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IRIN PlusNews Weekly Issue 254, 7 October 2005

[This report does not necessarily reflect the views of the United Nations]


NIGERIA: Children orphaned by AIDS slipping through the cracks
COTE D'IVOIRE: Truckers in volatile west are taking more HIV/AIDS precautions
KENYA: Caring for Nairobi's HIV-positive orphans
NAMIBIA: Action plan for local authorities
SENEGAL: Despite awareness campaigns, young people are reluctant to get HIV tested
TANZANIA: Referral hospital gets modern HIV/AIDS centre


Beyond the Borders of HIV/AIDS Treatment Strategies


NIGERIA: Children orphaned by AIDS slipping through the cracks

Five-year-old Fati could barely hold back her tears. This little girl who loves going to school had just been sent home. Like the other three kids turned away at the gates on the first day of classes, Fati is HIV-positive and has been orphaned by AIDS.

Her head low, her uniform not quite hiding a stomach swollen from the antiretroviral (ARV) drugs she's been taking for a year, Fati, which is not her real name, clung to Cathryn Barrera, director of Mother's Welfare Group (MWG).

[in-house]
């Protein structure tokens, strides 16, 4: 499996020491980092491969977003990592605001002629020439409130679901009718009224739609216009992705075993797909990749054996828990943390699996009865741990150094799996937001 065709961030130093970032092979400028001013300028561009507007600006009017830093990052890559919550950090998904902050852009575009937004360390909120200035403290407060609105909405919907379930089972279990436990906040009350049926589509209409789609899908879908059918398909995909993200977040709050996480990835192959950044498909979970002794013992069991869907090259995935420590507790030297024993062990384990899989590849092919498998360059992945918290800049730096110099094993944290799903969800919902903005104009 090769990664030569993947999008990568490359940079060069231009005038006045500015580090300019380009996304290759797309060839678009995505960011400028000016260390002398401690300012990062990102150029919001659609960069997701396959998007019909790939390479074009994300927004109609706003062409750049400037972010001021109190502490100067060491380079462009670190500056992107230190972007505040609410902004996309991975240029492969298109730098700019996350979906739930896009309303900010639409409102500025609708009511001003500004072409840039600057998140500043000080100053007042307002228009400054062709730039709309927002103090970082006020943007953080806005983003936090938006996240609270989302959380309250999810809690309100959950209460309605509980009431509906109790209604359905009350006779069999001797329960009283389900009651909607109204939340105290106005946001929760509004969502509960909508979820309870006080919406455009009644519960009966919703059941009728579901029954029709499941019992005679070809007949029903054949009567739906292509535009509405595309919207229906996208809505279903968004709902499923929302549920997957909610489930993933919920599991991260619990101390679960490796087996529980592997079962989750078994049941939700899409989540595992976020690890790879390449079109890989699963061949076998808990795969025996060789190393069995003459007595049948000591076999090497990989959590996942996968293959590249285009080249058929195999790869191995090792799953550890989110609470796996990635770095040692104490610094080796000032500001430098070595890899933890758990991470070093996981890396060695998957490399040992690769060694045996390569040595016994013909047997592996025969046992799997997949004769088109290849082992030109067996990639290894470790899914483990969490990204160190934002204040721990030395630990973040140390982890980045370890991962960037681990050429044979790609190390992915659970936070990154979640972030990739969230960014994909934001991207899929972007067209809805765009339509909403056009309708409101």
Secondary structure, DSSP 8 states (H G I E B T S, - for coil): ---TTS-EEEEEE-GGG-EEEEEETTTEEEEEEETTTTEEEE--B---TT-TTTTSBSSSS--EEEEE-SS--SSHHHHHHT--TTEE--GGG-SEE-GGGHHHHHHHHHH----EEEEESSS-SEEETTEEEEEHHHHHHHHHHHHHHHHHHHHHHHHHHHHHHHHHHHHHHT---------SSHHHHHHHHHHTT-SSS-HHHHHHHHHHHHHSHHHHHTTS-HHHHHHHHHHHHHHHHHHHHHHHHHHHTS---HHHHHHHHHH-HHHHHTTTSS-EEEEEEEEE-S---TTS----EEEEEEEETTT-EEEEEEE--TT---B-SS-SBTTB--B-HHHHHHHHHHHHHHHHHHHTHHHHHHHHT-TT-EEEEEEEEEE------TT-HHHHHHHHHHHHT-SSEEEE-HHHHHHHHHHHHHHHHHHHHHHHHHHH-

"This is the worst thing that people could have done to her," said this woman who moved to Nigeria 30 years ago and whom the children call "Grandma".

"When Fati came to us last year, we didn't think she'd make it. Her heart stopped several times. It's a miracle she's still alive and now they're sending her home from school because her belly's too big," she exclaimed, taking the little girl into her lap.

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COTE D IVOIRE: Truckers in volatile west are taking more HIV/AIDS precautions

Whether they're buying condoms by the roadside or abstaining from sex altogether, truckers in Cote d'Ivoire's war-ravaged 'Wild West' are becoming more cautious about HIV/AIDS, according to the Ivorian Red Cross.

"Studies over the last few months show that truckers are using condoms," said Francois Tia, president of the Ivorian Red Cross in Man, 400 km north northwest of the main city, Abidjan. "According to warehouse managers, shops near major truck stops are buying more and more condoms."

Since 2003 the Red Cross has been teaching truckers about the dangers of HIV/AIDS in Cote d'Ivoire, where UNAIDS estimates that upwards of seven percent of adults are HIV positive - the highest infection rate in West Africa.

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KENYA: Caring for Nairobi's HIV-positive orphans

The six young children sitting down to lunch at Nyumbani Children's Home in the Kenyan capital, Nairobi, looked as healthy as any other children of their age.

There were all, however, children who had been abandoned at birth by their parents because they were HIV-positive.

"The children are abandoned because of the stigma attached to the HI virus. Members of the family are often unwilling to help when children are orphaned by AIDS," Sister Mary Owens, deputy director of Nyumbani, told a group of visitors from British Airways, one of the home's partners, on Monday.